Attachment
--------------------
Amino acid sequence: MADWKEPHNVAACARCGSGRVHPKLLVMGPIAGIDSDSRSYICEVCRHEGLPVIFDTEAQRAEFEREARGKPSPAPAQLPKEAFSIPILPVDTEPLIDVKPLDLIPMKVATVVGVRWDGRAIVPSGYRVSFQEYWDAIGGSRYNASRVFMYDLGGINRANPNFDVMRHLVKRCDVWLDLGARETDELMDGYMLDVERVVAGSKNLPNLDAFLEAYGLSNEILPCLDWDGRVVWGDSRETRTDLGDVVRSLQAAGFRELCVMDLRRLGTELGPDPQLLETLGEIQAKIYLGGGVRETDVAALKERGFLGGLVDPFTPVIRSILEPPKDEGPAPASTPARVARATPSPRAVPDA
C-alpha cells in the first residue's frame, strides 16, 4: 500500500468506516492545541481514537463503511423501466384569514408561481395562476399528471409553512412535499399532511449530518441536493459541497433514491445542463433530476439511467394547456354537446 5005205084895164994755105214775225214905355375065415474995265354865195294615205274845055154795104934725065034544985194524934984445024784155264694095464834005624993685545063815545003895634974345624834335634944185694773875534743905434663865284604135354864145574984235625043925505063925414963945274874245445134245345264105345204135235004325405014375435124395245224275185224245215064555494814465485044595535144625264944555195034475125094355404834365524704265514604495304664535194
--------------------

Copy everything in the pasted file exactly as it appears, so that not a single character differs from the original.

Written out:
Amino acid sequence: MADWKEPHNVAACARCGSGRVHPKLLVMGPIAGIDSDSRSYICEVCRHEGLPVIFDTEAQRAEFEREARGKPSPAPAQLPKEAFSIPILPVDTEPLIDVKPLDLIPMKVATVVGVRWDGRAIVPSGYRVSFQEYWDAIGGSRYNASRVFMYDLGGINRANPNFDVMRHLVKRCDVWLDLGARETDELMDGYMLDVERVVAGSKNLPNLDAFLEAYGLSNEILPCLDWDGRVVWGDSRETRTDLGDVVRSLQAAGFRELCVMDLRRLGTELGPDPQLLETLGEIQAKIYLGGGVRETDVAALKERGFLGGLVDPFTPVIRSILEPPKDEGPAPASTPARVARATPSPRAVPDA
C-alpha cells in the first residue's frame, strides 16, 4: 500500500468506516492545541481514537463503511423501466384569514408561481395562476399528471409553512412535499399532511449530518441536493459541497433514491445542463433530476439511467394547456354537446 5005205084895164994755105214775225214905355375065415474995265354865195294615205274845055154795104934725065034544985194524934984445024784155264694095464834005624993685545063815545003895634974345624834335634944185694773875534743905434663865284604135354864145574984235625043925505063925414963945274874245445134245345264105345204135235004325405014375435124395245224275185224245215064555494814465485044595535144625264944555195034475125094355404834365524704265514604495304664535194